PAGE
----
In Istanbul, an Island Designed by Dror

So let’s say you’re Serdar Inan, a developer in Istanbul interested in partnering with the Turkish government to cut a new canal through the city along the Bosphorus from the Black Sea to the Sea of Mamara.  It promises to expedite trade from Asia to Europe and shift the transport of hazardous materials away from the city’s population.

One of the more challenging consequences of the 40-kilometer-long engineering feat will be a massive amount of excavated land – about a billion cubic meters, to be exact.

So who do you call to figure out what to do with it? If you’re smart, you call New York and ask for Dror Benshetrit of Studio Dror.

“The developer came to us and asked what to do with all this land that’s a quarter the size of Manhattan,” Benshetrit says.  “We said: Let’s envision a future city as a result of the excavation.”

Inspired by the surrounding terrain and the work of Ottoman architect Mimar Sinan, and paying attention to global issues like traffic, pollution and views from one building to another, Benshetrit began to think about integrating infrastructure and buildings.

He assembled a team that included the Buckminster Fuller Institute, Buro Happold and Shoji Sadao from Fuller, Sadao & Zung Architects. After six months of interdisciplinary dialogue, he envisioned a plan to create a series of island homes.  It promises a high quality of life and a positive environmental impact. And, he says, it’s a design that raises questions rather than delivers answers.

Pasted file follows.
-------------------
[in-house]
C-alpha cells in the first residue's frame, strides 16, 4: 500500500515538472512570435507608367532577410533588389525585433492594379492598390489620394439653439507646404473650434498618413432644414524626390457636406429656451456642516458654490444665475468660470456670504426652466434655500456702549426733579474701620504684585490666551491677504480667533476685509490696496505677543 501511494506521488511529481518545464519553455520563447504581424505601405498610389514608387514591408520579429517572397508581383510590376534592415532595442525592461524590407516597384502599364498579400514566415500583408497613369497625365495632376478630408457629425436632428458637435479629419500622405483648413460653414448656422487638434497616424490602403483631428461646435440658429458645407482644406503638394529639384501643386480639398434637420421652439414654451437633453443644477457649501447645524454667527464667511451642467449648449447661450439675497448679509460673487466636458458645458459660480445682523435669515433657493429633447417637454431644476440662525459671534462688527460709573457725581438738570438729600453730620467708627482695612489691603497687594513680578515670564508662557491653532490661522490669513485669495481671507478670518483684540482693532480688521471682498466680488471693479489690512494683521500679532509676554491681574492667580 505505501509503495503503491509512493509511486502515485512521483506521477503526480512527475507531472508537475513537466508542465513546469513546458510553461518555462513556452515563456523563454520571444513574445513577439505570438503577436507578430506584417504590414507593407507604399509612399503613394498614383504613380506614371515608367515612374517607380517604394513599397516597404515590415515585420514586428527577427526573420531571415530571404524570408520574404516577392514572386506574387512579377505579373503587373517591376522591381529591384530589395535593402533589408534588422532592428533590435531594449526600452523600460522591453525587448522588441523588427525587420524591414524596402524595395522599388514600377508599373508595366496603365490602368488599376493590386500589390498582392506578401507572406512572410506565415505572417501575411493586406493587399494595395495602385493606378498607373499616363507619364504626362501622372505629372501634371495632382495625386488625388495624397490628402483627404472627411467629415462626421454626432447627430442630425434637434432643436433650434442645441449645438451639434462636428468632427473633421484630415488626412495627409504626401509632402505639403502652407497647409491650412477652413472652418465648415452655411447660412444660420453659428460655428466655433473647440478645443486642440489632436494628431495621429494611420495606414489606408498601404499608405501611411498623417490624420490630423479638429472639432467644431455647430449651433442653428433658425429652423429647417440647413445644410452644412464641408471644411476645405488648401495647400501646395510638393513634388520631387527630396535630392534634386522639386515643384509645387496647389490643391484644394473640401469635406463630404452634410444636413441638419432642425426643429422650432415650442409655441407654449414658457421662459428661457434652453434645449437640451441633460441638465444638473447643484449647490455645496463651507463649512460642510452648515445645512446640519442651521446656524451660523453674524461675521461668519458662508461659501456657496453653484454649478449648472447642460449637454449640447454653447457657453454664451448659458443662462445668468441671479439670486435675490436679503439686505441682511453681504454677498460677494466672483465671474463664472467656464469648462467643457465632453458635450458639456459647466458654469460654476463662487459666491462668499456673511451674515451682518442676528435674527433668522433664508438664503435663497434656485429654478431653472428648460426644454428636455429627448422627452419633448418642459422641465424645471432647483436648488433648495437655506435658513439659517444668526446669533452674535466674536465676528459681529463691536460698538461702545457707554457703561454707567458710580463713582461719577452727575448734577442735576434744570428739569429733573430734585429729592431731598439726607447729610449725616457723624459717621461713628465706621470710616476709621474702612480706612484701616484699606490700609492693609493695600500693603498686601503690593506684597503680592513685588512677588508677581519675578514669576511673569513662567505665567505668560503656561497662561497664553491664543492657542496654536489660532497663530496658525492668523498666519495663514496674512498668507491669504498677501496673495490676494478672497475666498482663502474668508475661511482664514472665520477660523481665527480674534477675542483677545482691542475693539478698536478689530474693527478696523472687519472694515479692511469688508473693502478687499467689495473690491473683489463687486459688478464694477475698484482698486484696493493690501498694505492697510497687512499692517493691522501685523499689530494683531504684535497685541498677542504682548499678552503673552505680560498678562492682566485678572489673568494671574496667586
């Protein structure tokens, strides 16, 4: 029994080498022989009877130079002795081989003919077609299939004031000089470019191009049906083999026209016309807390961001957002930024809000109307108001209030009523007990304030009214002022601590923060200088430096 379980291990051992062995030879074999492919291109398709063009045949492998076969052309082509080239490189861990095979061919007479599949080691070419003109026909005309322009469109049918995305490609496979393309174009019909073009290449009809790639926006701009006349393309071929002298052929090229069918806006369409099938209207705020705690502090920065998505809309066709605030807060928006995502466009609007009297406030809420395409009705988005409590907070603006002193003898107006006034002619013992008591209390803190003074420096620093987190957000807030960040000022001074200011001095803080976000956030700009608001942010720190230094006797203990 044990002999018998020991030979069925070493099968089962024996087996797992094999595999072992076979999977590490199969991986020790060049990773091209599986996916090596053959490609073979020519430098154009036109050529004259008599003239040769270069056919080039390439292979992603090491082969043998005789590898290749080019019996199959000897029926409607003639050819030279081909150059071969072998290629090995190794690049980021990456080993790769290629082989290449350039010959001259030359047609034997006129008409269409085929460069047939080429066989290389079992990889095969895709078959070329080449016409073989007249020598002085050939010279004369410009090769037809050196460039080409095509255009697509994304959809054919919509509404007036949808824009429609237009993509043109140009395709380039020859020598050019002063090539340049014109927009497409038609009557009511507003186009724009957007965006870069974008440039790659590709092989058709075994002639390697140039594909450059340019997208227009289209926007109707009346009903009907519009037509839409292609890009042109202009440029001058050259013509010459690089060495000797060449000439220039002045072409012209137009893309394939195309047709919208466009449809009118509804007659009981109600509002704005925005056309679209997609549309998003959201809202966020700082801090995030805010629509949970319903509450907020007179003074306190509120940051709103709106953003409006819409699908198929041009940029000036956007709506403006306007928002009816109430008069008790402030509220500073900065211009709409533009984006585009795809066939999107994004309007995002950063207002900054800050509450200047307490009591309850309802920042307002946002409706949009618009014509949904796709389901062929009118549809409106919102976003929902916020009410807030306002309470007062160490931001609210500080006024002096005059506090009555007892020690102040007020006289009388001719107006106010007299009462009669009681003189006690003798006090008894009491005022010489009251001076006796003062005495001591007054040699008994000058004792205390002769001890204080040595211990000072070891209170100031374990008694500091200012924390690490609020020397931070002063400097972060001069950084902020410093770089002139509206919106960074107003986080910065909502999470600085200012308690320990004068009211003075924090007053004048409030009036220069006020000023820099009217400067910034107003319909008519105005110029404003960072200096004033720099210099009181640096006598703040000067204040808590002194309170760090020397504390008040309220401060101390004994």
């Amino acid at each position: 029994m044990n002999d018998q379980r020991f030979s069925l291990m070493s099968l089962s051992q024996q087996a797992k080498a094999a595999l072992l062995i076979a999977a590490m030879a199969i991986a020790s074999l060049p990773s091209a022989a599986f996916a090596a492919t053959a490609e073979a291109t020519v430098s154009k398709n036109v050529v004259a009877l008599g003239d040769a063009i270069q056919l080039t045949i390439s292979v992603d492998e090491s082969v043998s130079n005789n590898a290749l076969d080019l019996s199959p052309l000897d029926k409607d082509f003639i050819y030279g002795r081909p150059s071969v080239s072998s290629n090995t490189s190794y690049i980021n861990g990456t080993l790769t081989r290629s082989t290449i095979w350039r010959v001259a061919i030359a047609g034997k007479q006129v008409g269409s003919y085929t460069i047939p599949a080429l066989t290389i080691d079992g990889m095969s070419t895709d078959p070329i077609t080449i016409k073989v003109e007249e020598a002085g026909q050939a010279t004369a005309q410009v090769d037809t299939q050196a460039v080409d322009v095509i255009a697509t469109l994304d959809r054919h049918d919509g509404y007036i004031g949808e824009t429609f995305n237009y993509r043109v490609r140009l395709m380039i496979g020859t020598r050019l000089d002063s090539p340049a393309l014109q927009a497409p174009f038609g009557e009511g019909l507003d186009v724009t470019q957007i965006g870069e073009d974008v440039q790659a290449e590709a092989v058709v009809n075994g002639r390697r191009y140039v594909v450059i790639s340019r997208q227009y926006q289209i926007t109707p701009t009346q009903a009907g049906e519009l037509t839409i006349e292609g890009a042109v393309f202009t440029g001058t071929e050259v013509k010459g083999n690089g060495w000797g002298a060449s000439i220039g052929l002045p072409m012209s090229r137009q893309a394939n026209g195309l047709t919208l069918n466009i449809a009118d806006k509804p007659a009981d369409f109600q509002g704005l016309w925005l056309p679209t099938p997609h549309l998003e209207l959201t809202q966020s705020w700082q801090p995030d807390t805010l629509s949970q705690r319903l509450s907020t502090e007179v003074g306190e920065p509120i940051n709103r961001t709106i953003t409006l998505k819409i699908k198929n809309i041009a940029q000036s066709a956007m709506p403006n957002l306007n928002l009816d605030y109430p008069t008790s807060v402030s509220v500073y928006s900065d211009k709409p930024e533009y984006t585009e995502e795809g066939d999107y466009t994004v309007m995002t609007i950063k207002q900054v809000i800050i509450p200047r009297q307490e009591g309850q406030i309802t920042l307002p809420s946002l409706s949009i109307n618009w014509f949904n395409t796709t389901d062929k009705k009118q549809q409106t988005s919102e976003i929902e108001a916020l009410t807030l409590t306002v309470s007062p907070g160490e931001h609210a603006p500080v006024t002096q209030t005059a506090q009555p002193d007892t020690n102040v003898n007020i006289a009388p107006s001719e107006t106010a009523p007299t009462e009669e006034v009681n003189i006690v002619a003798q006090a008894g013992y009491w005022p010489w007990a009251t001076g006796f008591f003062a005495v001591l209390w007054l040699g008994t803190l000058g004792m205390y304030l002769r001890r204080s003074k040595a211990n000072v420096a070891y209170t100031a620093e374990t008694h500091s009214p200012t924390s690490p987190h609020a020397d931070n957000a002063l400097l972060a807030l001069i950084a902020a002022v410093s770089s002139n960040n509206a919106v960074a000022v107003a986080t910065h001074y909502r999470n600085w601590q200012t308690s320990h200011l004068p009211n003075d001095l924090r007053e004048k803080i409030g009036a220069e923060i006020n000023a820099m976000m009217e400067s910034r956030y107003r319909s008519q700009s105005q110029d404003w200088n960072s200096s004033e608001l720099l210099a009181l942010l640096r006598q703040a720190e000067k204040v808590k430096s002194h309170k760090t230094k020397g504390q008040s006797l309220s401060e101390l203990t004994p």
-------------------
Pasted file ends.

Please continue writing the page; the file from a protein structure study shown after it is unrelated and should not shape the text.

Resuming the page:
“We looked at a three-dimensional grid,” he says.  “The overall look is that of six hills, with structural geodesic domes.  They’re extremely efficient, with commercial space inside and all residential looking out.”

In essence, he’s providing an interconnected grid on the northern side of Istanbul, upon which other architects and designers can develop their own designs rather than a single aesthetic.  The hills are essentially structural members – skeletons for buildings – that cover 16 and a half square meters in an area that’s three kilometers in diameter.

“We want a large percentage of the land to be green – to look like a vegetative hill,” he says.

The next step – and perhaps the most revealing – will cover engineering data and costs, he says.

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